Full Council was dominated last night by a spirited debate about the robbing from Darlington of the Building Schools for the Future money by the ConDems. It was, shall we say, interesting to watch Tory and LibDem councillors opposite performing logic gymnastics as they tried to reconcile their support for the BSF campaign with a slavish defence of their Government's slash and burn approach to public spending.
I would imagine the debate would have been more heated still had councillors been privy to the news released by Durham Constabulary today that it is issuing 90 day redundacy notices to all of its 1160 civilian staff, which include its community support officers. The BBC website says that it is expected that 200 will lose their jobs.
To quote from the press release in full;
"Durham Constabulary, along with all other public sector bodies, is considering its budget for 2010/11 in line with the government’s comprehensive spending review which will be announced in the autumn.
"We expect that some jobs will go; how many depends on the outcome of the comprehensive spending review which reports in October.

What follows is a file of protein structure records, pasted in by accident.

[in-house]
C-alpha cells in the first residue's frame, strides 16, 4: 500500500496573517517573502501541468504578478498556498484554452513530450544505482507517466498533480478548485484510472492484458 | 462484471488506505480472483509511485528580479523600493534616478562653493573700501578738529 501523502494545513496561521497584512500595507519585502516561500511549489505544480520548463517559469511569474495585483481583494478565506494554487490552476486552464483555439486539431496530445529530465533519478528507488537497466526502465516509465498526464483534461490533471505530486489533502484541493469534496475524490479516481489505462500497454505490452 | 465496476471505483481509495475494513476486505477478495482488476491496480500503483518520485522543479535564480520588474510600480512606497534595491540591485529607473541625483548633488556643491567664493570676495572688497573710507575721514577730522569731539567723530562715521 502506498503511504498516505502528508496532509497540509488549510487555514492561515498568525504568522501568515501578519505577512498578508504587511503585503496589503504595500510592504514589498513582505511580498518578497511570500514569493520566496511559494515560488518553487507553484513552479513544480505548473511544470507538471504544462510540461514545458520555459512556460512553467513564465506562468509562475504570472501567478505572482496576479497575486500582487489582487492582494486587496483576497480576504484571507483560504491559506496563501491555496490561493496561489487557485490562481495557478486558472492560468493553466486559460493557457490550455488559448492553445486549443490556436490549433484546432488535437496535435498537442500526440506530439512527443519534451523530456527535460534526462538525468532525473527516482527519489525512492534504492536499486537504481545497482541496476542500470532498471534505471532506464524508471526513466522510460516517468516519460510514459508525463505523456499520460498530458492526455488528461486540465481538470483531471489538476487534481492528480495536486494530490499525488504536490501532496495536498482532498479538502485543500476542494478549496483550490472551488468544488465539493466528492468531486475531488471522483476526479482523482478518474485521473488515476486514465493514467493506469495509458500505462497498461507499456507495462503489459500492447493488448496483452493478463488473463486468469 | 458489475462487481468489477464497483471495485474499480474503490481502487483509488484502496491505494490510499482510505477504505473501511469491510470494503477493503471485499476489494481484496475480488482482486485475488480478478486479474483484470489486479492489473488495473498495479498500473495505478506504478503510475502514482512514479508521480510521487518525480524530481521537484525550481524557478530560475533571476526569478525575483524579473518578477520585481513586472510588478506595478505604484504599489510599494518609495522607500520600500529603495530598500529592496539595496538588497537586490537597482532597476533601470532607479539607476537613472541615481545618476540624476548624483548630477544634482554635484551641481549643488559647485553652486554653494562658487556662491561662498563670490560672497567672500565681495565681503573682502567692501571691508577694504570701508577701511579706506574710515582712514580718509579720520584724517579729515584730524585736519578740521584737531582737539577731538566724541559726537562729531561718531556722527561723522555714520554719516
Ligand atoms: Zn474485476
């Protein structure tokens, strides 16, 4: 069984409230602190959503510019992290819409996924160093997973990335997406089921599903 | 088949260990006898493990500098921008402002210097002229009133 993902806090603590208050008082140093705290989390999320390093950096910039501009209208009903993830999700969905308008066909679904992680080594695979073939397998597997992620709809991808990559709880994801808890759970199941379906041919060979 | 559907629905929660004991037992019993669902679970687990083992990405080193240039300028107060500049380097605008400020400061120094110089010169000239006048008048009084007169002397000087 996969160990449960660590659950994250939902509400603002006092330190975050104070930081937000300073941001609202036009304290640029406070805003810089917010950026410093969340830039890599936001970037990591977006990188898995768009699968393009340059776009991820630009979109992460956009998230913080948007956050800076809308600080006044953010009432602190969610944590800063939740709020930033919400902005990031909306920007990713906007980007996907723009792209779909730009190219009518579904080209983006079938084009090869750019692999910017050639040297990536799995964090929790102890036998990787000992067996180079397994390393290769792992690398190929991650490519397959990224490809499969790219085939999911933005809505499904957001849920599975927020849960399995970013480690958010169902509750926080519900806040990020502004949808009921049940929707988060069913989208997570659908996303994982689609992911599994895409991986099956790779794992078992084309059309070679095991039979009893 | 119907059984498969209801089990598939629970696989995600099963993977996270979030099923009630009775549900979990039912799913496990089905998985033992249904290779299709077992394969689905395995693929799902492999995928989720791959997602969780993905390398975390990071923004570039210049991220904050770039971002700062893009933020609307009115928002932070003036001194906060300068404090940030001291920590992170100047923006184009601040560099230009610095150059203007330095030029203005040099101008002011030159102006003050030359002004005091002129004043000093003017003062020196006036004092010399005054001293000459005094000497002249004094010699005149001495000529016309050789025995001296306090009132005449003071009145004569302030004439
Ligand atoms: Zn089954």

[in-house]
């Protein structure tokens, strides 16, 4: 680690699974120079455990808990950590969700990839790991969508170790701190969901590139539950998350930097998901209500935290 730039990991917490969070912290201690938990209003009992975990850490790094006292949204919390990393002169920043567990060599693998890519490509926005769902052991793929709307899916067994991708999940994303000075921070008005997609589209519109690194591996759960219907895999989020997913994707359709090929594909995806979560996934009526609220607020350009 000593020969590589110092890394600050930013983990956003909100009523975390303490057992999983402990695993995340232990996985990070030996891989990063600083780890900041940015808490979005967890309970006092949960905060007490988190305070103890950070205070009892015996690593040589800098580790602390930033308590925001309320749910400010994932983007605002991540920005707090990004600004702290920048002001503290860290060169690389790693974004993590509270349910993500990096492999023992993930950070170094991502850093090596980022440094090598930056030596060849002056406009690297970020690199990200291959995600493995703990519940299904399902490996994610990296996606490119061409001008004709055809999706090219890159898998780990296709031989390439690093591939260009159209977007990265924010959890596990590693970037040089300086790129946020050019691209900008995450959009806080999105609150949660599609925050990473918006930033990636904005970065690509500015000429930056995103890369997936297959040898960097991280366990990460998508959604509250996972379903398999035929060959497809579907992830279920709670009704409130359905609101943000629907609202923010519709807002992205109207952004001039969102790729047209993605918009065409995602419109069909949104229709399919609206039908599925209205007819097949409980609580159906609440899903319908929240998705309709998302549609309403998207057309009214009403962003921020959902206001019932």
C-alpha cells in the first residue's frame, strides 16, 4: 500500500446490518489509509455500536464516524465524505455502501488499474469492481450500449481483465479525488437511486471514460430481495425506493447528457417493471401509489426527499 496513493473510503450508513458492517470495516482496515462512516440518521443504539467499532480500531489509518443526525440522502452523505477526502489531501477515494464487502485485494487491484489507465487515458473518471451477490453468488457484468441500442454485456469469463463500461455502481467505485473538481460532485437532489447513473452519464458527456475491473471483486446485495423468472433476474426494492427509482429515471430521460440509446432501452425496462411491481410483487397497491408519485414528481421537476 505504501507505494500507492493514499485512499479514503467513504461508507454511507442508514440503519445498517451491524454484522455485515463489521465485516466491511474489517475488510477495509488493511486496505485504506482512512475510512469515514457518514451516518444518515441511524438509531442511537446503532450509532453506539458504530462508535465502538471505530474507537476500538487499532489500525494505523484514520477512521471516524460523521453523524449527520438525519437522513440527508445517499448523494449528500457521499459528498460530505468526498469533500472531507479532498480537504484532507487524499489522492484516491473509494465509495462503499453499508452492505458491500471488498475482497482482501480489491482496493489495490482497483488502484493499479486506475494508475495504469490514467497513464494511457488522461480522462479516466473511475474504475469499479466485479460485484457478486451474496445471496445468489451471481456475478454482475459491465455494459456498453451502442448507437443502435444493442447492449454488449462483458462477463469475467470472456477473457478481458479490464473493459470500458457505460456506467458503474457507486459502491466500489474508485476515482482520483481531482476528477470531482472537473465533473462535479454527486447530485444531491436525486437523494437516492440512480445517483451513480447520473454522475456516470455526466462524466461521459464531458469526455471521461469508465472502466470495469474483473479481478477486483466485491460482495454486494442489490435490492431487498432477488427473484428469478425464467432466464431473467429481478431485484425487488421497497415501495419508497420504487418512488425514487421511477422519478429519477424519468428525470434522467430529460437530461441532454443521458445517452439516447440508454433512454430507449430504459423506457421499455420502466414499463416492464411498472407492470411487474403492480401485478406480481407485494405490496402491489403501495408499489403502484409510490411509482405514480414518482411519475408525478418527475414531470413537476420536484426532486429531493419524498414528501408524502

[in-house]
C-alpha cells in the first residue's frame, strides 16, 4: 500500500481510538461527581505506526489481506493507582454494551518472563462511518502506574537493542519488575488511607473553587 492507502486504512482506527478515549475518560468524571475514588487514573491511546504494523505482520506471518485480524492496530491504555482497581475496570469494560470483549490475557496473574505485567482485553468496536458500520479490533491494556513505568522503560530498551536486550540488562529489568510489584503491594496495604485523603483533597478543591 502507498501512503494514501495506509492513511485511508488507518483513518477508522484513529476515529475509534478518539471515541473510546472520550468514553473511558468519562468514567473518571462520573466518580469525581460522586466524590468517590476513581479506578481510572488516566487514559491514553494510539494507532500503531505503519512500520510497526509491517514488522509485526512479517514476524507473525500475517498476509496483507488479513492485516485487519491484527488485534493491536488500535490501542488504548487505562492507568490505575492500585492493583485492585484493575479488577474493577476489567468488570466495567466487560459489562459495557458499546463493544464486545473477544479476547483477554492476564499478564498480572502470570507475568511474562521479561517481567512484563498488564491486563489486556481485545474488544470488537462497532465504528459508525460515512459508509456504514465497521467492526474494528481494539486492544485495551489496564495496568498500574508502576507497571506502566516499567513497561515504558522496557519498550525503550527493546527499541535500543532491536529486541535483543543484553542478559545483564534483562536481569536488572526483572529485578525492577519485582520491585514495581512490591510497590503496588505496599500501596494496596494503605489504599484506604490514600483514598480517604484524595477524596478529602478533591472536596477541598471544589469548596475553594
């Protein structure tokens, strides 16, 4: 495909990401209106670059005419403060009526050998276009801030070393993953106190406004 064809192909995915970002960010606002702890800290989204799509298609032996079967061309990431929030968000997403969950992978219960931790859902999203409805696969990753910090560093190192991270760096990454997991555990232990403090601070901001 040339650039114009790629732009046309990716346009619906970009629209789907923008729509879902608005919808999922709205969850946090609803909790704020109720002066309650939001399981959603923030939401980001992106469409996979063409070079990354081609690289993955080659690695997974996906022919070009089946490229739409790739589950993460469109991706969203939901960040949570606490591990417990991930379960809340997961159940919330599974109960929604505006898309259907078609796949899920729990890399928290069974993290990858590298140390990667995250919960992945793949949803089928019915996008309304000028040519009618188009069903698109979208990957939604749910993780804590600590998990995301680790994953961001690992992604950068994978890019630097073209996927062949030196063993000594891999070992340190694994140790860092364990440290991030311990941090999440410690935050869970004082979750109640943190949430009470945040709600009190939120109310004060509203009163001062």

"In preparation for this, all 1,160 members of police staff employed by Durham Police Authority are being issued with notices advising that their posts are being considered for potential redundancy and that the statutory 90 day consultation period has started.
"This does not mean that all 1,160 police staff posts will go. "It means that when we are in a position to consider where cuts will be made, the formal process will already have been underway for some time."
Assistant Chief Officer, Gary Ridley, said: “Despite undertaking a range of actions to save money, such as freezing recruitment, offering early retirement, voluntary redundancy and centralising functions within its HQ site at Aykley Heads, it is clear that compulsory redundancies need to be considered in light of likely future reductions in the amount of government grant the constabulary receives.
“We are working closely with the Police Authority and Trade Unions to try and minimise the impact on our staff whilst maintaining a service to the people of County Durham and Darlington."
From my perspective as a ward councillor, the community officers perform a valuable role in tackling crime and responding to concerns, and we will all be watching the situation closely. No-one should be in any doubt either of the importance played by civilian staff - they free up officers to work on the front line, and from my own experience politically and professionally, I kmow how they help keep the public safe, albeit not in a way many will appreciate on a day-to-day basis.
Another bleak day. But believe me, this is just a taste of what is to come over the next few months.